`Lonely Planet': A Credible Portrayal -- This Homosexual Relationship Has The Right Accents

Theater review

"Lonely Planet," written and directed by Steven Dietz. Produced by A Contemporary Theatre, 1st Ave. West and Roy Street. Tuesdays-Thursdays, through Aug. 1. 285-5110. -------------------------------------------------------------------

"Lonely Planet," the very worthwhile new play by Steven Dietz at A Contemporary Theatre, can be classified as an AIDS drama. It could also be tagged a love story, an existential meditation on human isolation and connection, an absurdist comedy.

Each label would fit, but none alone would convey the scope of this intimate yet expansive work. Its many facets combined make "Lonely Planet" an intriguing venture. And the pitch-perfect performances of Laurence Ballard and Michael Winters, under Dietz's direction, imbue it with fierce compassion.

Dietz, ACT's unofficial writer-in-residence, has been groping toward this kind of fusion for a while. In "Lonely Planet" he's found a credible way to merge his sardonic wit and political concerns, with emotional authenticity and heart.

The planet he (and set designer Scott Weldin) conjure is tidy and minuscule: a modest map store presided over by the hermetic Jody (Winters), and often visited by Carl (Ballard), an exuberant fellow of indeterminate occupation who keeps filling the shop with chairs.

The exact nature of their relationship is not instantly decipherable. Neither is the rationale for stockpiling the chairs, so many that they soon obscure the maps and globes Jody is trying to sell.

For a time, the dialogue stays as elliptical and enigmatic as that in Ionesco's "The Chairs," an absurdist classic which Dietz impishly acknowledges and borrows from.

But "Lonely Planet" does not withhold its secrets indefinitely, nor toss them into the dark abyss that claims Ionesco's characters. Little by little, particulars are revealed - that Jody and Carl are homosexuals, that many of their friends are dying from a thankless disease which can only be AIDS, that Jody has virtually barricaded himself in his store for fear of what lurks outside, and that Carl's furniture deposits are directly linked to his deceased friends.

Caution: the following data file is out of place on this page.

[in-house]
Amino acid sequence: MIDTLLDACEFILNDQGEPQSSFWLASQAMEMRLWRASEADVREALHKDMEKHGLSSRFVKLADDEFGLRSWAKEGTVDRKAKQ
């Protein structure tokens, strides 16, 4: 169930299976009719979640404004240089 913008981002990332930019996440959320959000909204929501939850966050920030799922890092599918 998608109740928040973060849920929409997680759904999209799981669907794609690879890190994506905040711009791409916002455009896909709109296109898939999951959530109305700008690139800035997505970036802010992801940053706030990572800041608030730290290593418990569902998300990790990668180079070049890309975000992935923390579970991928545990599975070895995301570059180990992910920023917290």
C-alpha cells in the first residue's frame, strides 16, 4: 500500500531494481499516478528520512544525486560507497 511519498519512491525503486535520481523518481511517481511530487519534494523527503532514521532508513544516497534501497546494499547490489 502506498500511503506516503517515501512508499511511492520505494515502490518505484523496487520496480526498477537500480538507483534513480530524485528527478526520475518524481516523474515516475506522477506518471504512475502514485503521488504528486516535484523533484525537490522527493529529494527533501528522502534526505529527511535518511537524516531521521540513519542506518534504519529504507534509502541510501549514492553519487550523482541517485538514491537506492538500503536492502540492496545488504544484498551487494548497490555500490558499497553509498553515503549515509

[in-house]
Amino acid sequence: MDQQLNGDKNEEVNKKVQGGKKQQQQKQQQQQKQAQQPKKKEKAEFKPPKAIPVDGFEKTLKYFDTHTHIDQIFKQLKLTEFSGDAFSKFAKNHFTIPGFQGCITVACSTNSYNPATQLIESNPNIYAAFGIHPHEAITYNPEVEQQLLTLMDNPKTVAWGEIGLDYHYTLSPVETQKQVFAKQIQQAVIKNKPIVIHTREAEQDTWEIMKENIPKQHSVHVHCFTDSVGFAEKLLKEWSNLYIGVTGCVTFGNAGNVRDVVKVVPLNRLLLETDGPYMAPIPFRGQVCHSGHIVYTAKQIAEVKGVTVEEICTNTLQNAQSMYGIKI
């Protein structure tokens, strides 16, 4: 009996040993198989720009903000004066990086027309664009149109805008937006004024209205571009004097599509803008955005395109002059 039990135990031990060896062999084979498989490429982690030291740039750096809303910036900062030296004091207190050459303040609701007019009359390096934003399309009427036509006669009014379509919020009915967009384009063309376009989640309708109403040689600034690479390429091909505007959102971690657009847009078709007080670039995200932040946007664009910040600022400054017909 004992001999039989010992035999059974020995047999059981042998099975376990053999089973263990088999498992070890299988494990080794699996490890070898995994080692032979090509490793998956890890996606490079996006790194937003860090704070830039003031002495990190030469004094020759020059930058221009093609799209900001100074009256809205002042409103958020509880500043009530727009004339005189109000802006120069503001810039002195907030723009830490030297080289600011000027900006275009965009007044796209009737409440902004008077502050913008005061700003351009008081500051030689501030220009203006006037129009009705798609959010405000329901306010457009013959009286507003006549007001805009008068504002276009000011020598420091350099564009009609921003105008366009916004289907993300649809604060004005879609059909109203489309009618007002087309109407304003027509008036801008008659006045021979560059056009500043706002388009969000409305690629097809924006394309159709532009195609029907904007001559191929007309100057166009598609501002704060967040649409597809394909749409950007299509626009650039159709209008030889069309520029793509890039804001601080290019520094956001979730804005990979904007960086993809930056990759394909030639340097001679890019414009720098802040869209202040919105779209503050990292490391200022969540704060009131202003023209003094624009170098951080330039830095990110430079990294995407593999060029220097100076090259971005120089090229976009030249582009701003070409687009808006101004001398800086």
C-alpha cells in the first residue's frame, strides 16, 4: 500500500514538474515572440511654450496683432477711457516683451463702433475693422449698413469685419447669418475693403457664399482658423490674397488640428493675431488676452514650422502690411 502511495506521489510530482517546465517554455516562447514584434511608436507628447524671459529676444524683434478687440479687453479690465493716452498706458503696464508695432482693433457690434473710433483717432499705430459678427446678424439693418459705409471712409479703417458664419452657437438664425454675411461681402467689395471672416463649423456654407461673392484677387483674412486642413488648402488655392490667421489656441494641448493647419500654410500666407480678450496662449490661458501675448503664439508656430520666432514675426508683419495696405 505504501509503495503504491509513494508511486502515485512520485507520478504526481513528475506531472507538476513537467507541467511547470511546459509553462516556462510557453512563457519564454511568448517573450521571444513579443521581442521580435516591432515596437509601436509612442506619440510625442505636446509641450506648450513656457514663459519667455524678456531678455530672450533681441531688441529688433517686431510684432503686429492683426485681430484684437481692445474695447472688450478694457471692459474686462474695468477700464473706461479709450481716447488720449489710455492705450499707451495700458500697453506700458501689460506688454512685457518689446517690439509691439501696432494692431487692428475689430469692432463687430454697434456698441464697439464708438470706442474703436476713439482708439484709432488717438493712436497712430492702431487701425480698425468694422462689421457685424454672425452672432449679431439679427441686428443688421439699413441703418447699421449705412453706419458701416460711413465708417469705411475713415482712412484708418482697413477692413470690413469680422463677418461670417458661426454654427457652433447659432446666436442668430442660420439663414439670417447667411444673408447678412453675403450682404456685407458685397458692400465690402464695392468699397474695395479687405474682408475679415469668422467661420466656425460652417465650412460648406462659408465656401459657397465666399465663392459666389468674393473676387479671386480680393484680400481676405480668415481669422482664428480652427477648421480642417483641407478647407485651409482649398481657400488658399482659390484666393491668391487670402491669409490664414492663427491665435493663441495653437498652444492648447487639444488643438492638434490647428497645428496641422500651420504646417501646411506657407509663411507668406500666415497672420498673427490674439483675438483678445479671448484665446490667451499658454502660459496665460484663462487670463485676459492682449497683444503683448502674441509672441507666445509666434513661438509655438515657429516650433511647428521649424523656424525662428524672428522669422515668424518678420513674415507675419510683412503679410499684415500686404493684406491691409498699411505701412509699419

The play keeps explaining itself, and so do the characters, who - when they aren't bantering with each other - are confiding their observations and confusions to us. And yet for every revelation, Dietz plants another riddle, And for every soliloquy freighted with metaphorical meaning, there's an emotional punch to sock it all home.

Sometimes it's just a haunting few bars of Joe Cocker howling that Bob Dylan anthem, "I Shall Be Released." Or an on-the-money epigram: "Lovers are easy, friends are hard." Ultimately, it's the ability of these friends to come through in life's loneliest moments - with a candy bar, a safe haven or just being there when fate hangs on a phone call.

With the wrong production, "Lonely Planet" might appear schematic or pretentious - not to mention far-fetched. But ACT's version is a very right one. Not all playwrights get the best out of their own material; Dietz didn't when he staged his romantic drama, "Trust" at ACT last year.

But Dietz had Ballard and Winters in mind while writing "Lonely Planet," and their harmonic convergence with these roles is total. Ballard pours his native intensity into Carl, and his puckishness, too. Bouncing around in jeans and Doc Martens, relentlessly cheerful and spouting one colorful lie after another, he lets you believe Carl's just an amusing flake - until his abundant humanity and courage sneak up on you.

Winters has the subtler task of playing an inverted man, hiding in the orderliness of his maps and baffled by his (obviously symbolic) dreams. As usual, Winter is so natural, so unmannered you barely spot him acting: you just tag along into those scary, exhilarating places where Jody eventually goes.

There's nothing campy or effeminate about Jody and Carl, and their sexuality is clearly stated but muted. Most other plays addressing the AIDS crisis within the gay community - like Tony Kushner's "Angels in America" - include flamboyant characters who flaunt their "queerness" proudly, defiantly.

The absence of that in-your-face sexual dimension may make "Lonely Planet" more accessible to straight audiences; it's already been produced in Chicago and Minneapolis regional theaters, and is slated for San Jose soon.

But that doesn't mean the play cops out: Carl's blistering speech about the differences in how gay and straight AIDS victims are viewed is a blunt strike against homophobia.

In any case, gay men are not all alike, and Jody and Carl have enough palpable life to give them credibility. Moreover, they have a credible relationship - one that shifts, chafes, and deepens before our eyes, as we contemplate the mysterious alchemy of friendship on a small and lonely planet.